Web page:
Thursday, May 30, 2013

Mille Miglia Vintage Cars

The Mille Miglia Thousand Miles Rally 
May 2013

Mille Miglia poster: "the most beautiful race in the world"

It has been a cold and rainy May this year, the wettest in 200 years people are fond of telling you, with astonishment and dismay. But for the Tuscan sector of the Mille Miglia this year the sun emerged, the rain stopped falling and blustery clouds raced over clean blue skies for the duration. We had other commitments, but managed to see a part of the rally from a stretch of the SS2 (the ancient Roman Cassia) between Tavarnelle and San Casciano in Val di Pesa. The rally stopped for lunch in San Casciano again this year, so the lucky sightseers and car enthusiasts who converged there were treated to a long and considered inspection of the 400 odd (and some are truly odd) cars parked in the main square while the drivers dined. 

However these spectators missed out on the excitement of standing in a country road and hearing the distant rumble of vintage engines as they approached, obscured by trees, then witnessing the surprising speed with which they dashed past our viewing position. One huge car, its driver and passenger wearing the traditional leather helmets and goggles, even had the temerity to overtake another (the speed limit was 50kph).

As they sped by us on the Tavarnelle - San Casciano part of the SS2

Historically, the Mille Miglia was an Italian endurance race from Brescia in northern Italy to Rome and back, which took place 24 times between 1927 and 1957, along open roads. The miles were Roman miles, approximately 1500 kilometres. The fastest time was achieved by the British Stirling Moss, who, using a navigator and having covered the course six times before the actual race, made the trip in just over 10 hours driving a Mercedes. Previously the race had been won mostly by Alfa Romeos and Ferraris.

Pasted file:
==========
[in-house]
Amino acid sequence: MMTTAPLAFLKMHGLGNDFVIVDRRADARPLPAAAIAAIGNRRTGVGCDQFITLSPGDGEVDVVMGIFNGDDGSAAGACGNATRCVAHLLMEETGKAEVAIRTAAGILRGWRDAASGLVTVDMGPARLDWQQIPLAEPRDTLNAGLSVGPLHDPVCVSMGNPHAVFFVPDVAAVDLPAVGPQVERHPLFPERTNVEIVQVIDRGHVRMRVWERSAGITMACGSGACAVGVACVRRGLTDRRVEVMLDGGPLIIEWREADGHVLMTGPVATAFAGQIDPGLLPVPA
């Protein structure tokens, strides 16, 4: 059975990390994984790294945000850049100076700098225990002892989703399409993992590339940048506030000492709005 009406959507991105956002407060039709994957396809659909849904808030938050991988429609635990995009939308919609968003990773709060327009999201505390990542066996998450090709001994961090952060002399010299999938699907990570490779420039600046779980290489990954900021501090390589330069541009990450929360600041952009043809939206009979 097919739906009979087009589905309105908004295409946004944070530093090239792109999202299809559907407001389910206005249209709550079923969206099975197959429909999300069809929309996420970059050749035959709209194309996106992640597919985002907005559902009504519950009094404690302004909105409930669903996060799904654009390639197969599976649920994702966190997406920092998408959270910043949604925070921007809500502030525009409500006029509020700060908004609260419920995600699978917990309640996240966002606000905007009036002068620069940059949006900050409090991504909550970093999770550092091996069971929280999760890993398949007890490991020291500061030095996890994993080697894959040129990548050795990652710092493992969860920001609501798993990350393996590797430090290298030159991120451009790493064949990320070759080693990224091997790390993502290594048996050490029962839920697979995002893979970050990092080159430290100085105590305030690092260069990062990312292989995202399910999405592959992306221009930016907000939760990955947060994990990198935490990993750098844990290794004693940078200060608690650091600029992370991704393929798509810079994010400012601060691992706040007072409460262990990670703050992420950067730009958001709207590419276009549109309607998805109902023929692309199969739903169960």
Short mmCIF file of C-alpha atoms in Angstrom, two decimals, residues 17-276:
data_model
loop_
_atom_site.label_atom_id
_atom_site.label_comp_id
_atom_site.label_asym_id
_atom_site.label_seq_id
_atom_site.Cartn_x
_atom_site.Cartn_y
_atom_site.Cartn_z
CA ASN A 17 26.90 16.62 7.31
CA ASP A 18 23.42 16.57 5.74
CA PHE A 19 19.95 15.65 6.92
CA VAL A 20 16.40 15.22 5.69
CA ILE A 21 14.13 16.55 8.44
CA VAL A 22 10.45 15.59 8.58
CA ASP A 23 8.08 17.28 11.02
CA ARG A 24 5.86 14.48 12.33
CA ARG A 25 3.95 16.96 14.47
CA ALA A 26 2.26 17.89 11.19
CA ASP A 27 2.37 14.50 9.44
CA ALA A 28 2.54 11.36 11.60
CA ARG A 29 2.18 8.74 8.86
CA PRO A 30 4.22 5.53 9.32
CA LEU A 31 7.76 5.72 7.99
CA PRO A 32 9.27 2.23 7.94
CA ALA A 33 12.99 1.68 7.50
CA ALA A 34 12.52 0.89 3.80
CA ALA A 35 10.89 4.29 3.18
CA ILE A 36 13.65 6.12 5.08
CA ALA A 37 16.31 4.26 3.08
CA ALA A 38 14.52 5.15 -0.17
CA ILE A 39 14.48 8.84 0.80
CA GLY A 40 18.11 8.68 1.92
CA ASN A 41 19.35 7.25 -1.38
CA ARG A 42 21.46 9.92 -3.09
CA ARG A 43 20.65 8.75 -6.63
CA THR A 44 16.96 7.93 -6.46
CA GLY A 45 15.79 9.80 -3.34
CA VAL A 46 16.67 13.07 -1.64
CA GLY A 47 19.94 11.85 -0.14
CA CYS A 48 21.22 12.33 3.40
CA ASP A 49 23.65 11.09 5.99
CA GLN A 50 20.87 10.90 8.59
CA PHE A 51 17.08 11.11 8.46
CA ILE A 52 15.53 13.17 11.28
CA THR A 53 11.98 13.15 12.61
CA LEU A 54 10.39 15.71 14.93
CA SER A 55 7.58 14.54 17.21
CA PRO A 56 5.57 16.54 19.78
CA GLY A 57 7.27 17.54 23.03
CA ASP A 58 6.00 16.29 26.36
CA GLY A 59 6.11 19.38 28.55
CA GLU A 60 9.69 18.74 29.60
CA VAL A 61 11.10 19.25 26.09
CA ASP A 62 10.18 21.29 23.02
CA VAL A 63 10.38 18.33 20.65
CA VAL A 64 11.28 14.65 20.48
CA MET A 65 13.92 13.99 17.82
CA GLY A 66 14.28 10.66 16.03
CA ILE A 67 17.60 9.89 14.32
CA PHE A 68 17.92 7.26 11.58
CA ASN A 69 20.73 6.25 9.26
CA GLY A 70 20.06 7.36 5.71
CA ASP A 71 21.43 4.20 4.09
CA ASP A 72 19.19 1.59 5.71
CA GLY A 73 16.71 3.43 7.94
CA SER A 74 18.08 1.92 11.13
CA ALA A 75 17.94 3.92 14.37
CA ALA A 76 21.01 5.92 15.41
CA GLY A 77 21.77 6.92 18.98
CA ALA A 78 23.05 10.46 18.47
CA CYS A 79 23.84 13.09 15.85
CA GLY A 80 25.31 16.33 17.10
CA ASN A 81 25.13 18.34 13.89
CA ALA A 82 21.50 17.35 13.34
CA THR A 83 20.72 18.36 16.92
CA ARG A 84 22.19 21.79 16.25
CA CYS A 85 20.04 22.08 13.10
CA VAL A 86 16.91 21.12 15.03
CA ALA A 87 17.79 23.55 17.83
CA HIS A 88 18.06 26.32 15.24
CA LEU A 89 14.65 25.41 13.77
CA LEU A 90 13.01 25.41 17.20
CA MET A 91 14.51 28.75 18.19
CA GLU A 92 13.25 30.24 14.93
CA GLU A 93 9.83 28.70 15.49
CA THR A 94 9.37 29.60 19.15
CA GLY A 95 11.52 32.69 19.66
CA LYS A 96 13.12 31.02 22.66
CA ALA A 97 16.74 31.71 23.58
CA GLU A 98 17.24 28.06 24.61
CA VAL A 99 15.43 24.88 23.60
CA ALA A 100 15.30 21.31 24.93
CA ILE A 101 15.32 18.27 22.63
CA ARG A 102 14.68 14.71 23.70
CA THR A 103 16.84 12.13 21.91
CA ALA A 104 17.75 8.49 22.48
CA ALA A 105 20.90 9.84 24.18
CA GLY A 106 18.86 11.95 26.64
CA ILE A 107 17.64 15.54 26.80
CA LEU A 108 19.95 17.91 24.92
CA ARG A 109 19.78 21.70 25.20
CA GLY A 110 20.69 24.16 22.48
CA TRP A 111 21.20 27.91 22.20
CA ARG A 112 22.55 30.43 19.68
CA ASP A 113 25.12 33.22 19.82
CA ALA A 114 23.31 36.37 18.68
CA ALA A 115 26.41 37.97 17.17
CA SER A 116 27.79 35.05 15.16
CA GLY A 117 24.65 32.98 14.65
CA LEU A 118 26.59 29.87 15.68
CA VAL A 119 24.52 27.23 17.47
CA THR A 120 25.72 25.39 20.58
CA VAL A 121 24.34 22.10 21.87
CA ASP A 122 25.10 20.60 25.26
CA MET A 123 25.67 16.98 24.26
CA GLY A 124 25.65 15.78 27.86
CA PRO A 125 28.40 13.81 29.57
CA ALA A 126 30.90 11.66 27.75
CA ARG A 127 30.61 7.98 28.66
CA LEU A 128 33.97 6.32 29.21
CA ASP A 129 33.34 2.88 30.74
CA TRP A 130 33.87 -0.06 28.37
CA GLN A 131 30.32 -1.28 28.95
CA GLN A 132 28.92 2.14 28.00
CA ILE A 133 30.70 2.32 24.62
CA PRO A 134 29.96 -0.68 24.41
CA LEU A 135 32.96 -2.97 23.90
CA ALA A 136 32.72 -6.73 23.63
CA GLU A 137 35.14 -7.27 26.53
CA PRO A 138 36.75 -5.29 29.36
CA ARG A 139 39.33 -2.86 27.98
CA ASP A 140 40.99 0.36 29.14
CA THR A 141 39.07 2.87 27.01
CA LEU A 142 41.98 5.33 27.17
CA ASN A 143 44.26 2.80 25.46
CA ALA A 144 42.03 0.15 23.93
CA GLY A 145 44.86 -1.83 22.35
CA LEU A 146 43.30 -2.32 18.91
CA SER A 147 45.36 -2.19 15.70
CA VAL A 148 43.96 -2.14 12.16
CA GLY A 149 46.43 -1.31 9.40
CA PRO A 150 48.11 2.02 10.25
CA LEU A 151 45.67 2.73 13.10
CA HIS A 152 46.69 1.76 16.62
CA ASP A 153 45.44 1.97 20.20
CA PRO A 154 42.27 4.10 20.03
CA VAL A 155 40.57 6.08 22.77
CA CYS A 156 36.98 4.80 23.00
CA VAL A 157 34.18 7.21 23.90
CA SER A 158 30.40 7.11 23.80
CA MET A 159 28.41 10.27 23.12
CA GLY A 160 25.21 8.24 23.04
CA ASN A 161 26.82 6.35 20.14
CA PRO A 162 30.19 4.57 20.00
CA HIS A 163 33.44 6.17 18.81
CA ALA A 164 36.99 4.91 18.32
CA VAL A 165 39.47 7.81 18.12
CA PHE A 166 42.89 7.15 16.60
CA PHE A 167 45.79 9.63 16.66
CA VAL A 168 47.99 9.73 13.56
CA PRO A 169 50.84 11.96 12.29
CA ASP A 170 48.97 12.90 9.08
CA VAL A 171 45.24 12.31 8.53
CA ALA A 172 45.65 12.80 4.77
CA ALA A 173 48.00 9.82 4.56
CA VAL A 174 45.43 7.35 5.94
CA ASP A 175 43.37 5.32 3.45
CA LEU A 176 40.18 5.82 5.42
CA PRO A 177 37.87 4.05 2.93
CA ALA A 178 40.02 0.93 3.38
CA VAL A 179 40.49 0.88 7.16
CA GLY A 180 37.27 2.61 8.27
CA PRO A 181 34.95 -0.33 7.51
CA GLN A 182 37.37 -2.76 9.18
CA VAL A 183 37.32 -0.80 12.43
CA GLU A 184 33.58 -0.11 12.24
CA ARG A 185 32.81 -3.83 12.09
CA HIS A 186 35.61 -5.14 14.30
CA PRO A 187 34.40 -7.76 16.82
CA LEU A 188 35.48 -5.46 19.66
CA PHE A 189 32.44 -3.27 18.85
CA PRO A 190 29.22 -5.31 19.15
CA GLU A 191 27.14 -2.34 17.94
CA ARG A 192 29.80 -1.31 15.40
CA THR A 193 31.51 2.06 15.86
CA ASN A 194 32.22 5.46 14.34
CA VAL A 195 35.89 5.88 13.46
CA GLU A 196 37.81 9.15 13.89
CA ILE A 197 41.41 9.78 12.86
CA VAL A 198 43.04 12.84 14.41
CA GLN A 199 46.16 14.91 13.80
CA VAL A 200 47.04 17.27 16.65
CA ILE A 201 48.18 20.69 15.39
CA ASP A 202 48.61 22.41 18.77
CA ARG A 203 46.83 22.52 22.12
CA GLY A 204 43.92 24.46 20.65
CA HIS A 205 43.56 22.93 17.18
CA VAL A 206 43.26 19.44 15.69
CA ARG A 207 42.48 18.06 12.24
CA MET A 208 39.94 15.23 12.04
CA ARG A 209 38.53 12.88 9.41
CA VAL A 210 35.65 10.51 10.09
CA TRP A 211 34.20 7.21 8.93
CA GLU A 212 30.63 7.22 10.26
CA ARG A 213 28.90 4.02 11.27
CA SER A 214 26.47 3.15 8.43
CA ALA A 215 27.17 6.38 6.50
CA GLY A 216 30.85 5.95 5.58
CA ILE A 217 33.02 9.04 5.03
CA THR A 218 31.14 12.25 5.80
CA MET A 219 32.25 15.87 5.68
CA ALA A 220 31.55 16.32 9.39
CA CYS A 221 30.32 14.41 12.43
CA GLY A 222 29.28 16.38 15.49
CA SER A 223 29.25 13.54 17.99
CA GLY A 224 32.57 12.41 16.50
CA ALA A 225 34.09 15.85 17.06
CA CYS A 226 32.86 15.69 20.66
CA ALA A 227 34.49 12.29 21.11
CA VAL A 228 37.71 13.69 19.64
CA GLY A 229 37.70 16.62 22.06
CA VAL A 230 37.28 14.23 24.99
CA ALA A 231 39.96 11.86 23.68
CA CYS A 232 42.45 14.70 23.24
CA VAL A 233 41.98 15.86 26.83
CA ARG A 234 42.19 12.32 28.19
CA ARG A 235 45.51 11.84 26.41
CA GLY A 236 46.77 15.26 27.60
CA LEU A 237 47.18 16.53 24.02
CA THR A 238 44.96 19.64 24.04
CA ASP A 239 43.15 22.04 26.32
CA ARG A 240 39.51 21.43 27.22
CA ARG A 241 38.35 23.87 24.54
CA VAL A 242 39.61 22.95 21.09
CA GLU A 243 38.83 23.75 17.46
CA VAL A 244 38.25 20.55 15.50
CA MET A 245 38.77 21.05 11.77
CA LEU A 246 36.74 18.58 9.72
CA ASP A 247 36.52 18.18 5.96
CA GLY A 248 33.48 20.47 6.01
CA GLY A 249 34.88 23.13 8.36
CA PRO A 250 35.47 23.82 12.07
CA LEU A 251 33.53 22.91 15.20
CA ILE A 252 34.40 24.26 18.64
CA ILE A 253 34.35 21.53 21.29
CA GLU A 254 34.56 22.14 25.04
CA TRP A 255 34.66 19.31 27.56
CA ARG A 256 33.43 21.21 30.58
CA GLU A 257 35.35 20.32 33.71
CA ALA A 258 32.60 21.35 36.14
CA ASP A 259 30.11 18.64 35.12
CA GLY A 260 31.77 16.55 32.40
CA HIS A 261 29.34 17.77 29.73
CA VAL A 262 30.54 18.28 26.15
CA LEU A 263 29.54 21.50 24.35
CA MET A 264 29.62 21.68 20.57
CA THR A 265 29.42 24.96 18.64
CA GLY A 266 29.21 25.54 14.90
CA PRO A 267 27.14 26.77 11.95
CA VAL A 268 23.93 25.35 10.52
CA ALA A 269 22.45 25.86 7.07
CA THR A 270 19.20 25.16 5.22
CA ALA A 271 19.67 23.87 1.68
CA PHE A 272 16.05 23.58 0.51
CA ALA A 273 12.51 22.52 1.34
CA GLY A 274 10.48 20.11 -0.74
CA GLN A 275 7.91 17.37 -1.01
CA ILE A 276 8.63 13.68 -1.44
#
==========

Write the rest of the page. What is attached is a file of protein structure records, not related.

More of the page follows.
But it has not been a true race since 1957 when a serious accident along the road put paid to this rather cavalier competition which had been taking place along open roads lined with cheering crowds. Nine people including five children were killed. 

Nowadays the Mille Miglia is a rally or parade of a selection of 375 of the pre-1957 cars which participated in at least one of the original Mille Miglia. The drivers come from all over the world and the rally is run gradually over several days. These former racing cars are supposed to go at legal speeds.

Yet the drivers are still quite competitive: mysteriously, while we had to abandon the rally around lunchtime to go elsewhere, we noticed one of the participants driving his Mille Miglia-labelled car along the highway: was he taking a short cut and reducing his time by eschewing lunch in San Casciano?

 The cars are beautiful, the drivers are at times amusingly fitted out, the scene is animated and enthusiastic crowds line the roads to wave and cheer. If you are in Chianti in the middle of May you really should try to see it.

car about to stop for lunch at San Casciano, Val di Pesa
Incidentally, the month of May in Chianti attracts much more besides, in the shape of motorbike, Vespa, bicycle, vintage Ferrari, vintage Alfa Romeo, vintage Citroen Goddess and countless other rallies of old and new contraptions with wheels. Italians love their wheels, but so do plenty of other people from all around the world. Even if you tried you probably couldn't avoid seeing at least some of these curiosities.

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